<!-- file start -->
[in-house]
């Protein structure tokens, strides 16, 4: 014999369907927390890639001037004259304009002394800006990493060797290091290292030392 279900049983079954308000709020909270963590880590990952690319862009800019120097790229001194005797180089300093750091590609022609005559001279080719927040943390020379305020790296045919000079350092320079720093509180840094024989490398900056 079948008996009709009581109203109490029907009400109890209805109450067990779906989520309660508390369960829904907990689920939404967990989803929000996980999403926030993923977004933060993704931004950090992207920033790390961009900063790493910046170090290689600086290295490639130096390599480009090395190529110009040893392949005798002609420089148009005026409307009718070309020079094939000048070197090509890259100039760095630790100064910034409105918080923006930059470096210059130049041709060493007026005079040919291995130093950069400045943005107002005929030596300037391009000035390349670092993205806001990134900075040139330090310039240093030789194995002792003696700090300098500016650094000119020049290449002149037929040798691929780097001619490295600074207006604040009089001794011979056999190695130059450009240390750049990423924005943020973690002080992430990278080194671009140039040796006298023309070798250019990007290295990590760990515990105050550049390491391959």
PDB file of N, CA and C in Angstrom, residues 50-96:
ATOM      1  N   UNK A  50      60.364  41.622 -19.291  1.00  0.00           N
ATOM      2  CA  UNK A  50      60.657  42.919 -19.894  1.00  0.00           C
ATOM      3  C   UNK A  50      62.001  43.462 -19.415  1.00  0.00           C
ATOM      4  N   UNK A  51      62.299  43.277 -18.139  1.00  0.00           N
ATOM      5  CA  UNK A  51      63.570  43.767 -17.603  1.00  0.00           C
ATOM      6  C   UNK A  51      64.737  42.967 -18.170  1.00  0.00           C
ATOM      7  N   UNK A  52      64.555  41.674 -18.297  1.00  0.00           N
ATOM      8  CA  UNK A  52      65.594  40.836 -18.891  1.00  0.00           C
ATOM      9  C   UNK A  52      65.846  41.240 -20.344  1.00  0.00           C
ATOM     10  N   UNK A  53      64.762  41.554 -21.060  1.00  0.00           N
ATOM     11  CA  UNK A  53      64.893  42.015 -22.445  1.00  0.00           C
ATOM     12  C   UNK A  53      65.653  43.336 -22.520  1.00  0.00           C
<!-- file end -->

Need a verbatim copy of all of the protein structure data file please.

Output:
[in-house]
């Protein structure tokens, strides 16, 4: 014999369907927390890639001037004259304009002394800006990493060797290091290292030392 279900049983079954308000709020909270963590880590990952690319862009800019120097790229001194005797180089300093750091590609022609005559001279080719927040943390020379305020790296045919000079350092320079720093509180840094024989490398900056 079948008996009709009581109203109490029907009400109890209805109450067990779906989520309660508390369960829904907990689920939404967990989803929000996980999403926030993923977004933060993704931004950090992207920033790390961009900063790493910046170090290689600086290295490639130096390599480009090395190529110009040893392949005798002609420089148009005026409307009718070309020079094939000048070197090509890259100039760095630790100064910034409105918080923006930059470096210059130049041709060493007026005079040919291995130093950069400045943005107002005929030596300037391009000035390349670092993205806001990134900075040139330090310039240093030789194995002792003696700090300098500016650094000119020049290449002149037929040798691929780097001619490295600074207006604040009089001794011979056999190695130059450009240390750049990423924005943020973690002080992430990278080194671009140039040796006298023309070798250019990007290295990590760990515990105050550049390491391959």
PDB file of N, CA and C in Angstrom, residues 50-96:
ATOM      1  N   UNK A  50      60.364  41.622 -19.291  1.00  0.00           N
ATOM      2  CA  UNK A  50      60.657  42.919 -19.894  1.00  0.00           C
ATOM      3  C   UNK A  50      62.001  43.462 -19.415  1.00  0.00           C
ATOM      4  N   UNK A  51      62.299  43.277 -18.139  1.00  0.00           N
ATOM      5  CA  UNK A  51      63.570  43.767 -17.603  1.00  0.00           C
ATOM      6  C   UNK A  51      64.737  42.967 -18.170  1.00  0.00           C
ATOM      7  N   UNK A  52      64.555  41.674 -18.297  1.00  0.00           N
ATOM      8  CA  UNK A  52      65.594  40.836 -18.891  1.00  0.00           C
ATOM      9  C   UNK A  52      65.846  41.240 -20.344  1.00  0.00           C
ATOM     10  N   UNK A  53      64.762  41.554 -21.060  1.00  0.00           N
ATOM     11  CA  UNK A  53      64.893  42.015 -22.445  1.00  0.00           C
ATOM     12  C   UNK A  53      65.653  43.336 -22.520  1.00  0.00           C